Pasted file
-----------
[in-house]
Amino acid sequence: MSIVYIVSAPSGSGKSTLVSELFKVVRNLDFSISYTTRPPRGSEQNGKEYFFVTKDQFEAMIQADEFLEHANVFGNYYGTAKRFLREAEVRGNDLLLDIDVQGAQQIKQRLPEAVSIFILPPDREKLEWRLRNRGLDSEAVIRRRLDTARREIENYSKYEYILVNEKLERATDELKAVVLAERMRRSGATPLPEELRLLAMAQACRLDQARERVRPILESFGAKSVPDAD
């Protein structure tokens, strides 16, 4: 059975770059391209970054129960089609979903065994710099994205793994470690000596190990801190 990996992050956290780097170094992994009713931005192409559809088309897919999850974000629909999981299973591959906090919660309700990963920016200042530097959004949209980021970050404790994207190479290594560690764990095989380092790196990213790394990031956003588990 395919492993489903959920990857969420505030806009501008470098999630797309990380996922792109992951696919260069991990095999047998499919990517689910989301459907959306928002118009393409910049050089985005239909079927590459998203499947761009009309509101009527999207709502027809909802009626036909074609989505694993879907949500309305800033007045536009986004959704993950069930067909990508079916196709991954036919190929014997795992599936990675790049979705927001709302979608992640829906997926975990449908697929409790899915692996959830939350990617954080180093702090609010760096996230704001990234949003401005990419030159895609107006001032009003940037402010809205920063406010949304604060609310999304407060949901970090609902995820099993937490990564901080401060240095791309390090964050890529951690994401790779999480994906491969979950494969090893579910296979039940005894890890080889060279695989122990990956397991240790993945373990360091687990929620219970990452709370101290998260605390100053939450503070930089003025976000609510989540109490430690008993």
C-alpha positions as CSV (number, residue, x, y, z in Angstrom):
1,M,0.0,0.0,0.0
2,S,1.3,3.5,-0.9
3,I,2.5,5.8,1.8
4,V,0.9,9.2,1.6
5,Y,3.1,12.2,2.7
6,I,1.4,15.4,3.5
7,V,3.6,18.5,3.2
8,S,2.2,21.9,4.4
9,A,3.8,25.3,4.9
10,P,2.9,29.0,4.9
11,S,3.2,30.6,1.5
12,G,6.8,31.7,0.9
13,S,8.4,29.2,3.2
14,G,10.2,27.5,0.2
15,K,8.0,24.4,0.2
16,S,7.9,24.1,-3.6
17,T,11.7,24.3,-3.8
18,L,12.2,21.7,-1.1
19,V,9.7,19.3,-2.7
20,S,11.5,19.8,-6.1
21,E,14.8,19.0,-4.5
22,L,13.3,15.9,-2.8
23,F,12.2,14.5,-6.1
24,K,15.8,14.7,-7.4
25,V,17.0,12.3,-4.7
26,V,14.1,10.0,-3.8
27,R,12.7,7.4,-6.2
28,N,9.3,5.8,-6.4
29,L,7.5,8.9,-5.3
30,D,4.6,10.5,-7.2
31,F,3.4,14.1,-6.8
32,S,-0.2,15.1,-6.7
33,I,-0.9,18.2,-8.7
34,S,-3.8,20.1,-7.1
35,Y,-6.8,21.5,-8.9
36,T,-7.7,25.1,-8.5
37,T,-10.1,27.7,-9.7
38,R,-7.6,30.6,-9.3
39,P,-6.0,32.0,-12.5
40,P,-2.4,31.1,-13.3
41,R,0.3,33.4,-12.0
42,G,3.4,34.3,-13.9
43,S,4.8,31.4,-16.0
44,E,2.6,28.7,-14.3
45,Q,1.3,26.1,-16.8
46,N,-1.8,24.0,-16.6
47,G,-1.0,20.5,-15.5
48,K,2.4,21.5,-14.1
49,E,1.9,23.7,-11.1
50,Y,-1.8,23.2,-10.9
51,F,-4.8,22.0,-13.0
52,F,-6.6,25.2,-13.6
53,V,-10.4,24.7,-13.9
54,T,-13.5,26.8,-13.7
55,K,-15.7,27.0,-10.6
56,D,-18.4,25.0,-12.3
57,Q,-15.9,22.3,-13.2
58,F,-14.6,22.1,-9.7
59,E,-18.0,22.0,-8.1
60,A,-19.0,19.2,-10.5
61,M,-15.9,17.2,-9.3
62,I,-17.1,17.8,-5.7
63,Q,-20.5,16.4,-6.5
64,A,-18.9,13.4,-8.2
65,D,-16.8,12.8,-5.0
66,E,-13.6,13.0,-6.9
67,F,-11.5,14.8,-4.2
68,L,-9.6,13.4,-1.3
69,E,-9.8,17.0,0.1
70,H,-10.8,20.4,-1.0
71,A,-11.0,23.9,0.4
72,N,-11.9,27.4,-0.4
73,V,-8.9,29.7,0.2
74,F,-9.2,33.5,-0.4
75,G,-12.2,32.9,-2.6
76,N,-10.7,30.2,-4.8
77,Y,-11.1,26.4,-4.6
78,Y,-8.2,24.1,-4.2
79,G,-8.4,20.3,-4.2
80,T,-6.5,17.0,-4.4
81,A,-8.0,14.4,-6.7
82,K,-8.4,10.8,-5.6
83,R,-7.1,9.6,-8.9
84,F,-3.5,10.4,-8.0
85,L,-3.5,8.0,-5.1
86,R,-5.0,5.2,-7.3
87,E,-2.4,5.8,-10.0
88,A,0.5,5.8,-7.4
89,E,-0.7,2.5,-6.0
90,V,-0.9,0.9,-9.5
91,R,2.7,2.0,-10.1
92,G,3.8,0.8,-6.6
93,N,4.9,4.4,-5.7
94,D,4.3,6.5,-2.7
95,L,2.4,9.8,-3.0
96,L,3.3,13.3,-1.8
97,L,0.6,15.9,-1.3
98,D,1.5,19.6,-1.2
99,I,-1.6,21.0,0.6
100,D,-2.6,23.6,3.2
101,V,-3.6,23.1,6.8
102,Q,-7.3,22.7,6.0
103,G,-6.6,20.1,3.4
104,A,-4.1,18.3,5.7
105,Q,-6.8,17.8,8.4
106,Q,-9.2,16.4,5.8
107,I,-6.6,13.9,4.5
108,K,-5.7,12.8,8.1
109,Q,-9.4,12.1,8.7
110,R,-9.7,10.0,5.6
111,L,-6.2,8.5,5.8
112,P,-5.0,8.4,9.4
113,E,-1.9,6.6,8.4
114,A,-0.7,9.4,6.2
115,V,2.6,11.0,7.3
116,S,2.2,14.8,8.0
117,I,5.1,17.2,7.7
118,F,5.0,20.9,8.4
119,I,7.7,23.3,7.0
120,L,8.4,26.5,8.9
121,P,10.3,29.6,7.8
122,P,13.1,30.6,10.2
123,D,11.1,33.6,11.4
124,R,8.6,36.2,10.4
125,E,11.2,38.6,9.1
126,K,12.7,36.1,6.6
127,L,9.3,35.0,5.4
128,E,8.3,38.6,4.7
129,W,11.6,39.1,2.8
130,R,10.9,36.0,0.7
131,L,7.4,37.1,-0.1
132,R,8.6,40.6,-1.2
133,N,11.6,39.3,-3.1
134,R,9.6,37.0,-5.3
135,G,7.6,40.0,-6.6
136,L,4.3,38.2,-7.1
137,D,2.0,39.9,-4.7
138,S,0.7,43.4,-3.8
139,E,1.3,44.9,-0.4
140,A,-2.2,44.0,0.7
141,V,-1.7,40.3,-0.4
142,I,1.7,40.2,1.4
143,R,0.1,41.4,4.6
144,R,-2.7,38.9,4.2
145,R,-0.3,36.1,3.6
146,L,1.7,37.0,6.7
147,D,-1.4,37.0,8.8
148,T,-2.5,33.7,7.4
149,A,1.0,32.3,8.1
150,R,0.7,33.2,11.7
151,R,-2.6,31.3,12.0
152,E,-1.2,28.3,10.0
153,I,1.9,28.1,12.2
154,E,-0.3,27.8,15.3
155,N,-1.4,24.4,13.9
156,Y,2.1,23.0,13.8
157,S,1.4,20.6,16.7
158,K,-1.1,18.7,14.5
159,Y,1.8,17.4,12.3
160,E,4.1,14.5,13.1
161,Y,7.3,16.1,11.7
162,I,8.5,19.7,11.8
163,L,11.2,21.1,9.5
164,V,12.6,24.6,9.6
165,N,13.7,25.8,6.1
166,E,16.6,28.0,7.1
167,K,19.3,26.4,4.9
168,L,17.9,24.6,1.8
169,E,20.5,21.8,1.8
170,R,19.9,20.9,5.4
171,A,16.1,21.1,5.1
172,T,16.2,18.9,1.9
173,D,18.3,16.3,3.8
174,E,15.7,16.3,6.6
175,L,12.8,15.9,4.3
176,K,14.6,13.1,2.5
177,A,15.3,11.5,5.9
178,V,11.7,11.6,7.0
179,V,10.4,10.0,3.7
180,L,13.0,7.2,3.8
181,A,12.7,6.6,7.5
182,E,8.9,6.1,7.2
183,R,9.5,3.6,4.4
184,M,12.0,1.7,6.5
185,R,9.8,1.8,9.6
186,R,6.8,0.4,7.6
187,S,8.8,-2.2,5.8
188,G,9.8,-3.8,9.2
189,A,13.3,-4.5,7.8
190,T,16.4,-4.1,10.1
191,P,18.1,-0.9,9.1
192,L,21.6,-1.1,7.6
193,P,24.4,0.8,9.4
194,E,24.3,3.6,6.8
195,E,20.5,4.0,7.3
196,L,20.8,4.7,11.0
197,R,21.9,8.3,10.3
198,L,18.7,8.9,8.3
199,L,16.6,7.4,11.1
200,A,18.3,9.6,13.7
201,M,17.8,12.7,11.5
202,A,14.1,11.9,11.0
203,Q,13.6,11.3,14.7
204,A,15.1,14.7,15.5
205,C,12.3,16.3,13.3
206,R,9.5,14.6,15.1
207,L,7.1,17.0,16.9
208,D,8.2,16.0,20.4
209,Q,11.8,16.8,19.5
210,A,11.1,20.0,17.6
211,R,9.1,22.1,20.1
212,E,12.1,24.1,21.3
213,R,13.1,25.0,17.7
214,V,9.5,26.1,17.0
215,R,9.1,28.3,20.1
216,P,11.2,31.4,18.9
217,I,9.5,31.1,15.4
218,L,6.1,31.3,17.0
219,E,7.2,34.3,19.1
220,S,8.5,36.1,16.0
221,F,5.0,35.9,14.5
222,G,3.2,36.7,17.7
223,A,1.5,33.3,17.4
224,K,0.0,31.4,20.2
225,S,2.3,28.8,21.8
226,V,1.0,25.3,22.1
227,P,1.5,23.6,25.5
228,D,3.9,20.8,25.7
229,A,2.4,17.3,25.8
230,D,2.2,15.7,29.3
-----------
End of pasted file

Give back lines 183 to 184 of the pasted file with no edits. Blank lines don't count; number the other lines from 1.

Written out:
179,V,10.4,10.0,3.7
180,L,13.0,7.2,3.8